1904-1984

Sir Henry Pierre
T+T Icons In Science & Technology Volume I

Joseph Henry Pierre was born on October 28th 1904. He attended Queen’s Royal College and then entered St. Bartholomew’s Hospital, London to study medicine in 1925. He qualified in 1932 and was a junior medical officer at the hospital for one year before returning to Trinidad.

He served in a variety of posts in the medical service of Trinidad and returned to the UK on study leave in 1938. He became the second Trinidadian to obtain the Fellowship of the Royal College of Surgeons of Edinburgh in 1939.

On his return he worked at San Fernando General Hospital. There was no specialist surgeon on staff, so he performed many types of surgery including of the abdomen, breast and thyroid. In his career he also performed surgery of the brain, eye and ear-nose-and-throat. His surgical techniques were legendary: his incisions were delicate and accurate; difficult operations were made simple; and his techniques were considered the best teaching methods for his surgical assistants.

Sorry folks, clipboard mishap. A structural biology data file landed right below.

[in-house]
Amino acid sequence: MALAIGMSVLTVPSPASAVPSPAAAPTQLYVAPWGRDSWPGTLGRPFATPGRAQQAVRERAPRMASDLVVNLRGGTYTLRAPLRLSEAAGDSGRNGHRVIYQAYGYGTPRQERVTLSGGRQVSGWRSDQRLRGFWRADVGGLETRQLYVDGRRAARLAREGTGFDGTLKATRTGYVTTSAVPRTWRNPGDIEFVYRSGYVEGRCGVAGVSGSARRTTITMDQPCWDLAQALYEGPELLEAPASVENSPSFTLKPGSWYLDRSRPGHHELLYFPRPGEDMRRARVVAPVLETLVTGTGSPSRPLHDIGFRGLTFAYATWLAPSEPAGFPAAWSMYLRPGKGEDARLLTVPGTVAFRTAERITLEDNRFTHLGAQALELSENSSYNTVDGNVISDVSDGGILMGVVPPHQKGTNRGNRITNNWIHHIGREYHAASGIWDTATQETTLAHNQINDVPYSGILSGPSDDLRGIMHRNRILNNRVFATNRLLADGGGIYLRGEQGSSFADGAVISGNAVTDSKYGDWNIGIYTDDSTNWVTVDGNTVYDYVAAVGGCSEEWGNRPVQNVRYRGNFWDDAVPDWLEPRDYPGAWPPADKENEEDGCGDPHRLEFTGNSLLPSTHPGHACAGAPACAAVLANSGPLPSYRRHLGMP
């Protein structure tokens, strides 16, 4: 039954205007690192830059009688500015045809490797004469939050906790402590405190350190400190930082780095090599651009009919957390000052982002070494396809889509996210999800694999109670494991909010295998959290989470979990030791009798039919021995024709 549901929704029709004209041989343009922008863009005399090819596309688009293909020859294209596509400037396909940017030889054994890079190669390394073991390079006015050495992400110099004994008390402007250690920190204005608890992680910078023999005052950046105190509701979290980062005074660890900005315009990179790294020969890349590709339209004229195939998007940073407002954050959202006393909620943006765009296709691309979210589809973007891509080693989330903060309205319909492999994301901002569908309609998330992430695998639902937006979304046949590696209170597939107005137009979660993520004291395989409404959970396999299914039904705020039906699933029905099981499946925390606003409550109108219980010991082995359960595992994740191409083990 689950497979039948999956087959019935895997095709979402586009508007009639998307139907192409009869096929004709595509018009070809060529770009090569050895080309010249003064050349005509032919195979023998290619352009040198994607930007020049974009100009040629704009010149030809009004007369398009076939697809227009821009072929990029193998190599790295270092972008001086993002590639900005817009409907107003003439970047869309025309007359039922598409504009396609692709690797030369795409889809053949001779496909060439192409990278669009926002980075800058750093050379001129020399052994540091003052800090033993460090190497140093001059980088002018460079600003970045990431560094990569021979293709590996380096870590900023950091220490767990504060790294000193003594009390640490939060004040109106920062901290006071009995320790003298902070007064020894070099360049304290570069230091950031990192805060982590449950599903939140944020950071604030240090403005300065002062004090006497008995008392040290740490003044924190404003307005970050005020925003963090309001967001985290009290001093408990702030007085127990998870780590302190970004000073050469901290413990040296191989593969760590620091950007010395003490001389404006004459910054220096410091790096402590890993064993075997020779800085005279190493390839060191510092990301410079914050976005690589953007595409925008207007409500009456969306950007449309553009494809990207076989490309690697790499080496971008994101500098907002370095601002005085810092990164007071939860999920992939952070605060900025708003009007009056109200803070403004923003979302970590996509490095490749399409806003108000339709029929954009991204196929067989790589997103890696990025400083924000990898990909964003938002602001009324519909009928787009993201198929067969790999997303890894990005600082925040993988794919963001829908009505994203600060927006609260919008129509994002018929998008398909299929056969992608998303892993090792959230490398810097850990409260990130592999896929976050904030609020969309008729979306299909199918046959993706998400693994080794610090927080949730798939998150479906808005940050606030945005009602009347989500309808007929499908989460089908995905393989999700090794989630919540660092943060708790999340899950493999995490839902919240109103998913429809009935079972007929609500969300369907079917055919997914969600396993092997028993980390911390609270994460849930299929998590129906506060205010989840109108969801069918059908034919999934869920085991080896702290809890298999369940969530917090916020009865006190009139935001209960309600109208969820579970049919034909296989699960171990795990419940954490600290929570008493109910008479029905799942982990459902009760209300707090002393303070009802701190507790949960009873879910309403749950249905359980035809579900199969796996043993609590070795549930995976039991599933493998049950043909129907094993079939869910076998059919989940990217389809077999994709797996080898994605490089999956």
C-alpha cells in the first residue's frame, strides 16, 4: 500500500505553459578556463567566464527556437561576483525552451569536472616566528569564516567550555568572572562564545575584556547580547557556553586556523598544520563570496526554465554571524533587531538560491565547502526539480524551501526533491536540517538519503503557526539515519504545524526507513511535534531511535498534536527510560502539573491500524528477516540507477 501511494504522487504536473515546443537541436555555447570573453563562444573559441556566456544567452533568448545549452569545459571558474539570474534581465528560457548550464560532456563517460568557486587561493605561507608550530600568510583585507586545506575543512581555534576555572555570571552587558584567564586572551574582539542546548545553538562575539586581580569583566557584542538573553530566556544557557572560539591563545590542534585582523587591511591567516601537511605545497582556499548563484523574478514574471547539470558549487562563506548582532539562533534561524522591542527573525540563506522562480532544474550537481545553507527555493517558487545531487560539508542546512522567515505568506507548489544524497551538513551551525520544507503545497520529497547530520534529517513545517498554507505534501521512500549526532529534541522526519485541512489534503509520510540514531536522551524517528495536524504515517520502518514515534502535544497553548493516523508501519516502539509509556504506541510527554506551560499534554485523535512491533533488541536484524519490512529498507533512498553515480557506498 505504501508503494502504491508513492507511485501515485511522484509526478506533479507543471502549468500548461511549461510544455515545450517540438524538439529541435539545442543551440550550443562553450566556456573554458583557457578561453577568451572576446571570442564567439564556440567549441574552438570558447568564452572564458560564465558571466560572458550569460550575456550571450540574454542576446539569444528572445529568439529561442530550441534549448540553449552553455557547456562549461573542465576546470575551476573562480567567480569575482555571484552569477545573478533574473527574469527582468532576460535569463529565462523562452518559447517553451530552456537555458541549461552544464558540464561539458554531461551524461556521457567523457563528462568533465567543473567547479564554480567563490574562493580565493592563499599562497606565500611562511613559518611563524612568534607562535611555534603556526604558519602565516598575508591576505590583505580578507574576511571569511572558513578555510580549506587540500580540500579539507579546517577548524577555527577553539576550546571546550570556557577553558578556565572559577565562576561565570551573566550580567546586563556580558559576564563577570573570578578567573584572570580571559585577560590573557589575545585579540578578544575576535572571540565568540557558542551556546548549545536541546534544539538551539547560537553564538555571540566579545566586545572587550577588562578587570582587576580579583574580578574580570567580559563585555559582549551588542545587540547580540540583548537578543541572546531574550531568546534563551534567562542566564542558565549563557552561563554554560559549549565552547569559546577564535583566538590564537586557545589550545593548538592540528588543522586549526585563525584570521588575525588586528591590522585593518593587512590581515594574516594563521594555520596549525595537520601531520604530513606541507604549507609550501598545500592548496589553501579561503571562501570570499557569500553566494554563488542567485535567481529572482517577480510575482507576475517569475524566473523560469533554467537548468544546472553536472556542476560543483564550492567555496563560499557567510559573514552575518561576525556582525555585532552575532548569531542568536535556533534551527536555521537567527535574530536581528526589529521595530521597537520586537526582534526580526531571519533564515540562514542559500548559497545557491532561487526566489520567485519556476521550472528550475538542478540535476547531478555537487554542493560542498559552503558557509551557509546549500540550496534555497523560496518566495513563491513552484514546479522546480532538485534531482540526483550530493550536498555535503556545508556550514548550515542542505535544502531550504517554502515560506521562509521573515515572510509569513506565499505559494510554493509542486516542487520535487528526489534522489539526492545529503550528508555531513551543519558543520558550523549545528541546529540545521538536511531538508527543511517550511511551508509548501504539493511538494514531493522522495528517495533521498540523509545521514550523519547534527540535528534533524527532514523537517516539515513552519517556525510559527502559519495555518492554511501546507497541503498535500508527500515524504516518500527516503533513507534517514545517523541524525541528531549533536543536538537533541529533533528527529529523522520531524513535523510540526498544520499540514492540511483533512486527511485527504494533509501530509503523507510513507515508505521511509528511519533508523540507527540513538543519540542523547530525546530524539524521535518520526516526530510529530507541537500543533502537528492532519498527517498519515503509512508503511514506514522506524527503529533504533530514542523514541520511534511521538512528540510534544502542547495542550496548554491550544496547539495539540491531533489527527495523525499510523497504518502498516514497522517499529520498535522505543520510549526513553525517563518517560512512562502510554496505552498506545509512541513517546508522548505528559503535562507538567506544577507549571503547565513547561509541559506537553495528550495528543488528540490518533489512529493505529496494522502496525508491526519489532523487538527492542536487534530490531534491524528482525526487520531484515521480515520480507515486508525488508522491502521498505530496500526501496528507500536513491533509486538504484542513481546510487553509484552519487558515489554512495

After his transfer to Port of Spain General Hospital, patients in San Fernando journeyed northward to be attended to by “Dr. Pierre”, for such was his reputation. For many years, he was the only surgeon operating on tuberculosis patients and he was credited for initiating lung surgery at Caura Chest Hospital, where he was appointed thoracic surgeon. He was also the surgeon of choice for operating on American servicemen at the Chaguaramas naval base, where he volunteered his services.

Sir Henry was a gentleman par excellence. He broke many social barriers on the American bases and in the oilfields, sugar estates and social clubs by his charisma and genuine nature. He was also active in the Trinidad Medical Society and the Red Cross Society, which he served as President. With his wife, he participated in the Horticultural Society’s flower shows and won several prizes. He also enjoyed photography, tennis, golf and yachting.

After retiring from the medical service in 1958, he continued an active private practice. In 1972, he eventually settled into retirement in England. In 1974, he was bestowed the Chaconia Medal (Gold) for his outstanding contribution to his homeland.

Sir Henry passed away in 1984.

 

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